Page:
Vines said executives at the automakers live to beat their Motor City competitors.
Such corporate rivalries aren't unique to the automotive industry, but the passion some car owners have for the brands they drive arguably is unique. It's also big business in merchandising as well as making for long-lasting brand loyalty among buyers.
GM seems to have specifically enjoyed taking shots at Ford's best-selling F-Series pickups, including the F-150 and its larger siblings, which Ford has touted as a $42 billion franchise for the automaker.
That fierce rivalry also helps explain why auto brands will offer lucrative incentives to entice buyers to switch brands. It also drives innovation, according to Vines.
"The beauty is, that's great for the American consumer. These folks, these men and women, are bloodthirsty on building the best product they can to steal away customers from each other," Vines said. "That's a beautiful part of our industry. We're searching for the customer."
In some cases, the rivalries date back decades and live on through generations.
Ford CEO Jim Farley, whose grandfather worked for the company, has always been passionate about the companies he's worked for during his career. Notably, in a 2011 book, "Once Upon a Car" by New York Times reporter Bill Vlasic, Farley is quoted as saying he planned to enjoy beating "Chevrolet on the head with a bat."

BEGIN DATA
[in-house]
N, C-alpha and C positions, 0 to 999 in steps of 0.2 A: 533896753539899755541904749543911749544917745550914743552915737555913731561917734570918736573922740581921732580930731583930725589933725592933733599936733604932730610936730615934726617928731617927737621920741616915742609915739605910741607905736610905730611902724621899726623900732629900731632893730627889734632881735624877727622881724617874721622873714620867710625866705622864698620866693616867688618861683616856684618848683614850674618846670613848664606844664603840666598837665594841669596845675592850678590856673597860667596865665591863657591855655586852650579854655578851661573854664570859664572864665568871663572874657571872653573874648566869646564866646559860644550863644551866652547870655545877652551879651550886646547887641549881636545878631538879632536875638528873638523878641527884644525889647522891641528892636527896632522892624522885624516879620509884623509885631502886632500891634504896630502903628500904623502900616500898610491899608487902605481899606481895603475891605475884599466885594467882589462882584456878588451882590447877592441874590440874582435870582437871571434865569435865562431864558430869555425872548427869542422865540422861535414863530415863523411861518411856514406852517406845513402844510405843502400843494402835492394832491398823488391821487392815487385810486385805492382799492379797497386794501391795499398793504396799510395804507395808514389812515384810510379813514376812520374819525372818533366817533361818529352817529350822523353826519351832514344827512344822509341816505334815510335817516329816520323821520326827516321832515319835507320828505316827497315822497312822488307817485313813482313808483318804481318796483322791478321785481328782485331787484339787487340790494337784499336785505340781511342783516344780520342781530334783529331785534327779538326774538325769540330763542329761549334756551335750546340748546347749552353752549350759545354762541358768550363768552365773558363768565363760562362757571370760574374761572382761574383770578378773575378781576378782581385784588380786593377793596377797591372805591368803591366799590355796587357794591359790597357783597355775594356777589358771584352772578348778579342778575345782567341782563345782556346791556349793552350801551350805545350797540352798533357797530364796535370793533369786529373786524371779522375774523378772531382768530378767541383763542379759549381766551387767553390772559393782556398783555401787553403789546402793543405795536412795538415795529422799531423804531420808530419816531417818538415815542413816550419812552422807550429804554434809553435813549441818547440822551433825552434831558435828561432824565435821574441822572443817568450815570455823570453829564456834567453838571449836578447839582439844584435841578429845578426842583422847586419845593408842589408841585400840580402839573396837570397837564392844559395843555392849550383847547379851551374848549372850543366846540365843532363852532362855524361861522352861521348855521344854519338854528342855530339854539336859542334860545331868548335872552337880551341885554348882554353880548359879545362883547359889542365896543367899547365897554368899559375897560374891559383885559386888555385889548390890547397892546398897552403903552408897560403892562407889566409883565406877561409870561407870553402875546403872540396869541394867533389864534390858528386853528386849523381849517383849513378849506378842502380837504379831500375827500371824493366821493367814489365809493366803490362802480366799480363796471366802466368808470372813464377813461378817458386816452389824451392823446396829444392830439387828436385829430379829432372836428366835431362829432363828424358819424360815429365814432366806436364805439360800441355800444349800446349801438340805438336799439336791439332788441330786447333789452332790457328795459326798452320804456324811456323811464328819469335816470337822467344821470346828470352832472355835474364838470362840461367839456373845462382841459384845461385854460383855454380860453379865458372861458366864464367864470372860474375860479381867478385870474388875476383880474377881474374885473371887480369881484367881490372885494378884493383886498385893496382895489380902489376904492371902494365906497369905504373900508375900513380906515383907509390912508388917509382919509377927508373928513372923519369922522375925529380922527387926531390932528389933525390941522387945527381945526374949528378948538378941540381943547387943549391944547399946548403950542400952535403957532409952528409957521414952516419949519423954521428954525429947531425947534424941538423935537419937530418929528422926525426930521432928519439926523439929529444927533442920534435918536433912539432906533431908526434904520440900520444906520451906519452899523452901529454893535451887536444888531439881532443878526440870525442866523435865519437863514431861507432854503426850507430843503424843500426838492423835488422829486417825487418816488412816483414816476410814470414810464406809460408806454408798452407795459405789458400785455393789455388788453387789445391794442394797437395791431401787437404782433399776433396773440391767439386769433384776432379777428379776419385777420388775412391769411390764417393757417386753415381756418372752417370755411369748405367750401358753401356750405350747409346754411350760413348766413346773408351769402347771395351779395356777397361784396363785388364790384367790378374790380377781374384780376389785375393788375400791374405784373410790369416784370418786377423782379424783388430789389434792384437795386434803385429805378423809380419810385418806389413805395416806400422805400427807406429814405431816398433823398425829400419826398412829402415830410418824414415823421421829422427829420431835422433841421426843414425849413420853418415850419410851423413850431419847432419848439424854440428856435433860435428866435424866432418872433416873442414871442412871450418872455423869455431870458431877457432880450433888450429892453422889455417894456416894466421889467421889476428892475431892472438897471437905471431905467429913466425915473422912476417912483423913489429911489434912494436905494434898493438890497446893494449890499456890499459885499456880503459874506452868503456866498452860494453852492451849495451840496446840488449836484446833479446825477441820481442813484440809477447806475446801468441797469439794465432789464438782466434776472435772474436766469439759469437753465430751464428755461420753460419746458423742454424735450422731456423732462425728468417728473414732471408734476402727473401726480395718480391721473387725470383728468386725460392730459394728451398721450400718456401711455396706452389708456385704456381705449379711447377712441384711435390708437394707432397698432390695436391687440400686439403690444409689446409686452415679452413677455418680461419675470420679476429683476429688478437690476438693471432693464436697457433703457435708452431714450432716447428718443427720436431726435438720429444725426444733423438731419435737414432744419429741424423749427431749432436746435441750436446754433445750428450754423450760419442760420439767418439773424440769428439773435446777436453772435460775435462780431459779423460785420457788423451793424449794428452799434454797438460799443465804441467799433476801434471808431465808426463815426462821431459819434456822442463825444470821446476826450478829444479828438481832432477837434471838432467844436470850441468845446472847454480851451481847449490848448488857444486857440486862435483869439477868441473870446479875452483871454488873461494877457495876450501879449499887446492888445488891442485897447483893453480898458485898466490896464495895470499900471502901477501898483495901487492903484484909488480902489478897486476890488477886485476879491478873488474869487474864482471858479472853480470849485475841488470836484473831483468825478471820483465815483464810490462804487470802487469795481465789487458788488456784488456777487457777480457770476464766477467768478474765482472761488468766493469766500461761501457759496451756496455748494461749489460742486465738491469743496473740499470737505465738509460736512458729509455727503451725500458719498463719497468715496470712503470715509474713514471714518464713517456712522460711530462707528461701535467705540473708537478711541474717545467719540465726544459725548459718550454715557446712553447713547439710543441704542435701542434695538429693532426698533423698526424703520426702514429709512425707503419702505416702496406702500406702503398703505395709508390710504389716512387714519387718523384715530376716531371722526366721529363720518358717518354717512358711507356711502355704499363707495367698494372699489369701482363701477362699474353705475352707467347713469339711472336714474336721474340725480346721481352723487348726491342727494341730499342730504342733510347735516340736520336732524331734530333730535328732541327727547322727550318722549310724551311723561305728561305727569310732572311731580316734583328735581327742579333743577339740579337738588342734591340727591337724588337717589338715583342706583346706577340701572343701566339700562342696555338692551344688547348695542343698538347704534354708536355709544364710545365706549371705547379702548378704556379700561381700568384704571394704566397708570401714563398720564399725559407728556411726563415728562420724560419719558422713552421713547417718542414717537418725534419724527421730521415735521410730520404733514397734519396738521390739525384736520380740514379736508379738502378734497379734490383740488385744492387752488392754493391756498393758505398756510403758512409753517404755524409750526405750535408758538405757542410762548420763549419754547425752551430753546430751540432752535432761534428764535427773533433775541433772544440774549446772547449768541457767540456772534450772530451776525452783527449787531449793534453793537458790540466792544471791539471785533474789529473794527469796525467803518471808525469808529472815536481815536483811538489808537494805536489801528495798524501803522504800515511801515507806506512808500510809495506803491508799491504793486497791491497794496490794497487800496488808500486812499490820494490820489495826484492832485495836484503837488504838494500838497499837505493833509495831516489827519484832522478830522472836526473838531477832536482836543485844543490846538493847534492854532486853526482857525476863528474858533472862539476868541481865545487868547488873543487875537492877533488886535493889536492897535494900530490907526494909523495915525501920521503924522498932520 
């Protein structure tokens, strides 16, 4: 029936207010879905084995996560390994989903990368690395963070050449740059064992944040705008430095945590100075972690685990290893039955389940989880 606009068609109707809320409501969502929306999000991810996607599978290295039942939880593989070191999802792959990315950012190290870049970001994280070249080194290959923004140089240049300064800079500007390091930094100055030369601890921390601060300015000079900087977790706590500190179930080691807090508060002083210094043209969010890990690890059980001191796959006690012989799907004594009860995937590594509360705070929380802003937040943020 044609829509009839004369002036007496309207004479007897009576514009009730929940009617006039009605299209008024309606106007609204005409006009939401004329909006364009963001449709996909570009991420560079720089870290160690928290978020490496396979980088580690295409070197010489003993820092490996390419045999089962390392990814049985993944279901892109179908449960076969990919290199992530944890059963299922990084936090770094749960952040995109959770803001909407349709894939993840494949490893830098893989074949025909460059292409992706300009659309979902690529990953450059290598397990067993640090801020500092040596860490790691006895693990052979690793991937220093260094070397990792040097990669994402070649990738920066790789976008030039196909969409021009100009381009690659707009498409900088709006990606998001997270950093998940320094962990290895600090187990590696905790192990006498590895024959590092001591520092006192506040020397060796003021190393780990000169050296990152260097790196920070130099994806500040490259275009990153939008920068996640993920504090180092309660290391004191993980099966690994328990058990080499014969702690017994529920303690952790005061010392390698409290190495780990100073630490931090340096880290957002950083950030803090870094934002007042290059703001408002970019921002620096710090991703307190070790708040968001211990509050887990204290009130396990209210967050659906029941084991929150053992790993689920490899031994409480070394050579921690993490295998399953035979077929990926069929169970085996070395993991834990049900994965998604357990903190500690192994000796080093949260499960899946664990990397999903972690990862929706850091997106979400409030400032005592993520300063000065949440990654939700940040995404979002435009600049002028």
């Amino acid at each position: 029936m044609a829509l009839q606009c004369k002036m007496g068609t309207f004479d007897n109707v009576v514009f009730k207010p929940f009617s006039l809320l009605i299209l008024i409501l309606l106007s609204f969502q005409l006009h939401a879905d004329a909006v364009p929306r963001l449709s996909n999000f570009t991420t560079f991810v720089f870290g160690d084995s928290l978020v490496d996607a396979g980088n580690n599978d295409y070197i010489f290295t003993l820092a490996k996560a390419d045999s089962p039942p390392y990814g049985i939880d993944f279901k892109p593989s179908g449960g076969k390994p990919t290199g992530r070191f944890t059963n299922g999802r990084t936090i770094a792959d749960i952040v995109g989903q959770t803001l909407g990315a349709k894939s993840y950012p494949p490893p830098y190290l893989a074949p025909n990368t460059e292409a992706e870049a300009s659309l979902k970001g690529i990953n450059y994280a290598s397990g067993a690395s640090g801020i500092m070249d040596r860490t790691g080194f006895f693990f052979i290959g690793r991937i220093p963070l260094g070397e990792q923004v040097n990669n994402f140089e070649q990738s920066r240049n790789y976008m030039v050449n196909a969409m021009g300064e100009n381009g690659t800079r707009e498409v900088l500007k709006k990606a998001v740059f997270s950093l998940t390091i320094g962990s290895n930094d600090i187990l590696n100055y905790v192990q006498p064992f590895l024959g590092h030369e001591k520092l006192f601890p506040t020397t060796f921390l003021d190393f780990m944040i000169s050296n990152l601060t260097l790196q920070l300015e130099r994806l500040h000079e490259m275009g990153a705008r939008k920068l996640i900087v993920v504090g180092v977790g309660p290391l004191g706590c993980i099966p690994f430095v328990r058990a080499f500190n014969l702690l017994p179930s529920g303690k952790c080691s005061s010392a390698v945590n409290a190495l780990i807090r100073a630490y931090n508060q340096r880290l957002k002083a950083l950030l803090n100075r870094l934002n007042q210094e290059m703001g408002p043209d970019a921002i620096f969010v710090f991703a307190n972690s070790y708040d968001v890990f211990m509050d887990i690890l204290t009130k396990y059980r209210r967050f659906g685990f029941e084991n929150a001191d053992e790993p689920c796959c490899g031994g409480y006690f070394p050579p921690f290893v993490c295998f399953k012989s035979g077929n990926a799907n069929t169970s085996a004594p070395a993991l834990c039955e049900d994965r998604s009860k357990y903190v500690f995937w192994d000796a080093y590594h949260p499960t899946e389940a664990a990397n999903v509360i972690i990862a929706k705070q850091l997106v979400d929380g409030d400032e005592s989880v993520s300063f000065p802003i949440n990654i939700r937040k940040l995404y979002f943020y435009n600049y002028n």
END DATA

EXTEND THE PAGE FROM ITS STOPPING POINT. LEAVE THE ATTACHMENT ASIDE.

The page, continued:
Farley, who later apologized for the comments and has publicly shown respect for his competitors, was head of the automaker's marketing department at the time: "We're going to beat on them, and it's going to be fun," he is quoted as saying in the book. "I hate them and their company and what they stand for. And I hate the way they're succeeding."
While GM executives haven't been as public about their opinions of Ford, the automaker's top executives — CEO Mary Barra and President Mark Reuss — both had parents who worked for the automaker. And they have exclusively worked at the automaker during their careers.
Michelle Krebs, an executive analyst at Cox Automotive, said that the Detroit automakers need to focus less on each other if they want to succeed in EVs. Hyper focus on one another and underestimating newcomers is part of the reason they lost their stranglehold on the U.S. market, she said. It's also how Tesla has been able to dominate the EV market.
"While there's this intense focus, particularly with GM and Ford, you always know if one has planned a big announcement, the other is going to try to sabotage it with a different announcement," she said. "But at the same time, you know, the rest of the world is carrying on and being competitive."
The Detroit automakers have definitely taken notice of Tesla, which Farley himself trolled last week at the Lightning event, noting the pickup is capable of charging a Tesla. He also alluded to Ford's truck being thousands of dollars less expensive than "competitors' trucks, whenever they actually go on sale" — a dig at the long-delayed Tesla Cybertruck.
"We plan to challenge Tesla and all comers to become the top EV maker in the world," Farley said, adding the company is determined to be the top-selling automaker for EV pickups and challenge Musk's company in sales.
Of course, over at GM, Barra has a different point of view: "I am very comfortable, because when people get into [our vehicles], they are just wowed," Barra told CNBC last year. "So we will be rolling them out and we're going to just keep working until we have No. 1 market share in EVs."